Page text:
Hacking away a stumps in the freezing rain. I did make some progress — hopefully ;you can see from the pictures that there is a crater around the two pictured. The goal is to get them hacked down — not entirely pulled — to the surrounding ground level, which will be filled about 6″ thick as a platform for the 14′ camper trailer. The trailer will go between the two big pines pictured, and since I don’t want them falling on me I am in the contemplation stage of how to drop them big mofo’s!! [The upper branches develop symetrically (cylindrical symmetry?), so the high lop sidedness requires an extra degree of consideration.]
If failure was adventure I’d be the most interesting guy in the world
Man do I get down about just trying to get shit done. Task… directed effort… accomplish… satisfaction. That’s for congenitally successful people not rolling failures comme moi. Grand scheme; one could say “who cares?” You did your eighteen plus years incarcerated now just live until you’re dead. Hmmmm…that sounds like the protocol for doing time inside, not outside.
Inside is: get a routine, stick to it. So, now outside there is what I feel is the “macro” routine of a job, meals, and maintenance of whatever (yard, house, cars, pets…). This, of course, neglects building up to the yard, car, dwelling, pets…all the accouterments of an actualized American; which is everything lost to incarceration.
The frustration of the lost building phase comes in, for me, by the little schemes — which keep following a failure pattern. The latest that has me torqued is trying to put mounted snow tires — full wheels — onto my car.
I had purchased the rim/tire set last spring from a person who did the same thing I was scheming: swap four wheels on the hubs of the car instead of the tire shop swapping tires on rims. Similar model of car and the rim specifications checked out — bolt pattern and offset. Thus I was following in a trod path. I got the wheels out of storage and balanced ($50) then last Sunday did the wheel swap: jack up the front left, remove, replace, torque bolts sequentially, let car down, repeat three more times and it’s getting dark and starting to snow. Just in time Jason puts all the equipment away, starts the car to drive it out of the woods back to civilization and … .[mechanical seizing screech sound]. The front brake rotors are seized. Something is egregiously wrong!
Abandon the car and walk back to the house. Eat something and think. Recalculate. The front rims have to come off, so back out with a head lamp and maximum frustration to swap back the radials on to the front. Take the below pictures and still leave the car because the front and rear wheels may not have the same circumference and it is an all wheel drive car. This frantic wheel swap is where the back pain starts.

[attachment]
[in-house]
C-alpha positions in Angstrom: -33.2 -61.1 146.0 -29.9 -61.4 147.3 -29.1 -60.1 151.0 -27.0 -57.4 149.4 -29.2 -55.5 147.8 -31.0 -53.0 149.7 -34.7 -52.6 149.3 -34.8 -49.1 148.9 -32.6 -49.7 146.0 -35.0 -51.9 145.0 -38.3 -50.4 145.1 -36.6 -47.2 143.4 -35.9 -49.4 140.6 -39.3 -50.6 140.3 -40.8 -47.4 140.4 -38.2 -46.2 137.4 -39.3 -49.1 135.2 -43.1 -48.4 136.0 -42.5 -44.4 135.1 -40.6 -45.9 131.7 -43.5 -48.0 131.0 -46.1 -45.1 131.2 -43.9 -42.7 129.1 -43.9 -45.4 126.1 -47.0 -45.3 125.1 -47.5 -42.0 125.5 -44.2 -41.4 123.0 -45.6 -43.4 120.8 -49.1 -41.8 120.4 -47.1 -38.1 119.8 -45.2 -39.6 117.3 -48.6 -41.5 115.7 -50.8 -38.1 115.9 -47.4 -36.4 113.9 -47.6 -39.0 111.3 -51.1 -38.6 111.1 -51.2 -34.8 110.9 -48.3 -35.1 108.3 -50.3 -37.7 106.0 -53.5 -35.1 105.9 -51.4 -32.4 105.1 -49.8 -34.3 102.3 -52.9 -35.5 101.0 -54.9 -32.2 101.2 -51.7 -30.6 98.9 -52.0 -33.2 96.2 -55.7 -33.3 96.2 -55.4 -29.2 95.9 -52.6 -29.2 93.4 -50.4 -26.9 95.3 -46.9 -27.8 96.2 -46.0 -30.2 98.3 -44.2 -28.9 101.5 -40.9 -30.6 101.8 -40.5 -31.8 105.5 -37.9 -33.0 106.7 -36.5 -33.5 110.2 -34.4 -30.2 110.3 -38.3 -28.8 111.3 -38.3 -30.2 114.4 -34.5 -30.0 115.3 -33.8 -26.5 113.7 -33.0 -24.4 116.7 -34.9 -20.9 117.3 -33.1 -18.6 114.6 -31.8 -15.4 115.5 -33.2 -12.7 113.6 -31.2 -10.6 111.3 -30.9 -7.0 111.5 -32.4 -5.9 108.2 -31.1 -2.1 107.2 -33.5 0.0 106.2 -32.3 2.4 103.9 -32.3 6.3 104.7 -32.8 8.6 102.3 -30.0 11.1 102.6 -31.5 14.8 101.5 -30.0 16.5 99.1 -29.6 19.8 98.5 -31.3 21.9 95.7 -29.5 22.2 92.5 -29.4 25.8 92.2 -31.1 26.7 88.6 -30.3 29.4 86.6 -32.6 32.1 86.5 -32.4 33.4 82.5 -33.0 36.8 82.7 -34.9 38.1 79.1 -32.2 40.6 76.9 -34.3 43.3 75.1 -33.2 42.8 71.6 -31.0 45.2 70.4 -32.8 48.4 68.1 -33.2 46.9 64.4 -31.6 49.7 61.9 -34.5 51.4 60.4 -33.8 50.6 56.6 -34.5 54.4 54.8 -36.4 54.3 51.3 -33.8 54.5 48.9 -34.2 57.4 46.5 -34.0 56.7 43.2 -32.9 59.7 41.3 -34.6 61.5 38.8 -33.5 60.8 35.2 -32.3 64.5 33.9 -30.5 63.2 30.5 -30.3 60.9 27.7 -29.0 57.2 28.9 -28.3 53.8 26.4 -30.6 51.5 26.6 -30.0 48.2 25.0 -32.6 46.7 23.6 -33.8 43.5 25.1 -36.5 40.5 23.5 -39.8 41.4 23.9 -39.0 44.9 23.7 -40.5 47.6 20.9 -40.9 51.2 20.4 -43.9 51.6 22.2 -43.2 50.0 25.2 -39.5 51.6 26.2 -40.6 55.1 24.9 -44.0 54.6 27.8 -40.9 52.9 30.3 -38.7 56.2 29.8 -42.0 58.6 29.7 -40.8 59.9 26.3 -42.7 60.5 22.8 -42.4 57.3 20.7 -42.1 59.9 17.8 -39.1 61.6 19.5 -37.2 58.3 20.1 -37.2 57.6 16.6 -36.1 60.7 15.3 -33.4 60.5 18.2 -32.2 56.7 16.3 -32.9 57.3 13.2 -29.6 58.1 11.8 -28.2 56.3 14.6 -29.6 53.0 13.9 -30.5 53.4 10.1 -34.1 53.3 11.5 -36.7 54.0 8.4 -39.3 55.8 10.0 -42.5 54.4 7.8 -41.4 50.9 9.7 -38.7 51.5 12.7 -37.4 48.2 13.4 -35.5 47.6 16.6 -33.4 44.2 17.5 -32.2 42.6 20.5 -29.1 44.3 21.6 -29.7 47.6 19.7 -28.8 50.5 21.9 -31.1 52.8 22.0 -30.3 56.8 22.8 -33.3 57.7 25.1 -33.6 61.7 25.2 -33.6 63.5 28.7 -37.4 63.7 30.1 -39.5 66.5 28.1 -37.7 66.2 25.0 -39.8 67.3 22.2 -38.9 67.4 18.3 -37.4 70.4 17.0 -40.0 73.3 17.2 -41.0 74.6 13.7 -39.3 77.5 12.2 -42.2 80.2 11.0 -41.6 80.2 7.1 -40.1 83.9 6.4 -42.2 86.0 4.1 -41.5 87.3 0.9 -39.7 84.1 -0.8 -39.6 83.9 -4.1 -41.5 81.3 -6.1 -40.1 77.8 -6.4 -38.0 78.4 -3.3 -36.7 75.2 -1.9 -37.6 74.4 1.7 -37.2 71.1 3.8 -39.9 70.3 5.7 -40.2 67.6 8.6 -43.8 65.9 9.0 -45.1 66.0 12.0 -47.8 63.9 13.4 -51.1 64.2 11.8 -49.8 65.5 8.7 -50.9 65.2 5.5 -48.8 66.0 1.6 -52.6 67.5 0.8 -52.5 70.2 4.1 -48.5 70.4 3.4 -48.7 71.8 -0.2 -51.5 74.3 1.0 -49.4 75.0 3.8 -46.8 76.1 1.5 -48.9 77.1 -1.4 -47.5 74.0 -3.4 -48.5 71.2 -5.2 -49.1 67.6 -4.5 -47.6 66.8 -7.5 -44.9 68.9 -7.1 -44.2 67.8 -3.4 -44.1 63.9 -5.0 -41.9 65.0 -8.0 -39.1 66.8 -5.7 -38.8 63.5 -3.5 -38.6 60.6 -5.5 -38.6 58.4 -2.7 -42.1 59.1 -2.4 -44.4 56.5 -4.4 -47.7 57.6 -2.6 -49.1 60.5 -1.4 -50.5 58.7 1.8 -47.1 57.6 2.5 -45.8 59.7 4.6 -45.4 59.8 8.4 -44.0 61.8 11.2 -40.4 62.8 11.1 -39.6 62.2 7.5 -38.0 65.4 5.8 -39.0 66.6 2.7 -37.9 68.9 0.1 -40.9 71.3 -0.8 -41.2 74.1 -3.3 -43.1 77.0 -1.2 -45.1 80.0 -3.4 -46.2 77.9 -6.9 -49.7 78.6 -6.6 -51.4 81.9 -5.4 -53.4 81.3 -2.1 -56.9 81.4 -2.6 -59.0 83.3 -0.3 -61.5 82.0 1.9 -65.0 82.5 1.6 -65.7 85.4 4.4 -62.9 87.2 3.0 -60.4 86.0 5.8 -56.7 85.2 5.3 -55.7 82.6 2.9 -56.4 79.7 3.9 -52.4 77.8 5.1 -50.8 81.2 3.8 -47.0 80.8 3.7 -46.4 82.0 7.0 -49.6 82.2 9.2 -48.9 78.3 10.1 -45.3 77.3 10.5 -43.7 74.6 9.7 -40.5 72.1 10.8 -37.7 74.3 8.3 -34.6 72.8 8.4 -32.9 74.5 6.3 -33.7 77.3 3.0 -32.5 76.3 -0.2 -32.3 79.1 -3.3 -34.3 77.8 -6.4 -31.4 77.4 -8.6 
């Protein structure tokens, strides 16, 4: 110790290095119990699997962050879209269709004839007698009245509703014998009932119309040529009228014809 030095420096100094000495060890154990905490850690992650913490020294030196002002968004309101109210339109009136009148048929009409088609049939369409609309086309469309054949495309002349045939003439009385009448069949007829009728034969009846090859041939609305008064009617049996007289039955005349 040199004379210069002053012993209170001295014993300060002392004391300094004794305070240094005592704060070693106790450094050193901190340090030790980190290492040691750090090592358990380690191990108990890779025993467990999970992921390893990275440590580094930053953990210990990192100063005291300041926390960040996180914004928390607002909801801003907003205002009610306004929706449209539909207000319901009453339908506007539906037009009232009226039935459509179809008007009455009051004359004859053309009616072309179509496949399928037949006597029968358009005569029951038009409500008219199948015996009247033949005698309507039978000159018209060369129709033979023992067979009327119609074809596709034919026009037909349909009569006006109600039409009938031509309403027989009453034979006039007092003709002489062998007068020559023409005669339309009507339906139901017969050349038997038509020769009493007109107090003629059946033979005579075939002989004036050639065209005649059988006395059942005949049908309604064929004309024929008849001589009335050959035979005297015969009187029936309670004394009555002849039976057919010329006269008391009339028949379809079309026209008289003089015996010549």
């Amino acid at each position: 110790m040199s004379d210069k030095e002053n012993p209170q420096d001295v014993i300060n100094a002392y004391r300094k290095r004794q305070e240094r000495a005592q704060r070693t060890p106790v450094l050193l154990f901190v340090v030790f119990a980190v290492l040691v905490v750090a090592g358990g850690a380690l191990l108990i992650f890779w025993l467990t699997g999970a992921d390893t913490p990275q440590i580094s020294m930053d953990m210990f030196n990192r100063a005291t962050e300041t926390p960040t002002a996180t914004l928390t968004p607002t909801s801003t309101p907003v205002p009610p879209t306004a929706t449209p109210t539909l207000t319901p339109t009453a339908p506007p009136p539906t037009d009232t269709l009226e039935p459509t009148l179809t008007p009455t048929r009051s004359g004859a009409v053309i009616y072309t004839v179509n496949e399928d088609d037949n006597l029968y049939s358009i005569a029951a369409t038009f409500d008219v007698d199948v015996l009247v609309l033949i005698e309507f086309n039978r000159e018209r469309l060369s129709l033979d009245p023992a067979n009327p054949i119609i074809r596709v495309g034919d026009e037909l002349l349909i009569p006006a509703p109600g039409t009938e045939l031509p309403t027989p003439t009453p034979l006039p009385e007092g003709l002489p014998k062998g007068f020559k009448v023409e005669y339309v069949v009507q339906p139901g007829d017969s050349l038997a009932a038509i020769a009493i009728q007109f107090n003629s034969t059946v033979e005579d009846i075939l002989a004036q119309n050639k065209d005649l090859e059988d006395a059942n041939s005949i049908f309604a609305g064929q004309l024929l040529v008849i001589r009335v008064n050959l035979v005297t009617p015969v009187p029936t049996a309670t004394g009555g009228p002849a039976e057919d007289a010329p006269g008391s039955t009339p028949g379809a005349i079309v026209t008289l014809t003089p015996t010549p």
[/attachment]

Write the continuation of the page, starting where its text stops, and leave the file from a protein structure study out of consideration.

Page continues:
Drive not inspected truck to work Monday and order spacers ($85) to push out the rims the one inch to give the brake pad assembly clearance for the rim to turn. Get home before dark and swap the rear wheels. Back feeling more tweaked. After twisting and lifting plywood at work Wednesday back is blown out.
Here is where I’m thinking of the continuous failure of everything I try. I often use the expression: not getting any traction. Perfect fucking metaphor. Car, like my life, will not have any traction for winter weather.
Oh yeah; one of the front lugs snapped during the second wheel change. It paradoxically tightened in the loosening direction and just flat out broke off in the lug nut. Who knows what the metaphor is there, but it added $90 to the oil change on Tuesday. Tally is $225 and if my back is still nonfunctional when the spacers arrive the tire shop labor will bump that to $285.
The constant feeling of no traction belies all the effort. Maybe everyone is caught in their own failure loops…big, small, and in between. the only solution is to not mourn the failures and to acknowledge the occasional success. Often though, when there is a quantum change in the seasons from one day to another and I spin around in the woods to relish the moment it occurs that we’re mostly working for a tortured retribution false satisfaction fuck you moment before death, so why not make all moments such and be always ready for the final fuck you disappointment.
Justin Free 27 November 2022 17:50
What really happened and trying to keep a patch of ground dry in Maine.
–>Just found this draft and am posting it now. the link to the text file of the blogspot entry should still be valid. As far as keeping a patch of ground dry; I had to replace the extra layer tarp cover on the marine vinyl shelter after a year. That is covered in the next entry. (JF, 26 Nov 2022, 20:40 EST)
This a text file of a 2013 blog entry that documents what really happened in the reckless homicide of Marc Bender. The URL of the original entry on blogspot.com is the first line of the file. It is titled “Materially False Information”
Latest Doings and Recap of the September Vacay Roadtrip
Prelude: It’s 22 October now. The below roadtrip story happened last week of September. Just like the first sentence of the story; I’m going at maximum consistent 56 year old pace and never beating the to-do list. So…fuck it. I’m a half a glass of wine and two hits of weed in, laundry needs folding, I may sleep out in the tent tonight (where typing doesn’t work in dark camping conditions), took last dip of the year in the pond, and will do some therapeutic typing for a few minutes. .;:.;:.;:>>>>
Week Off Road Trip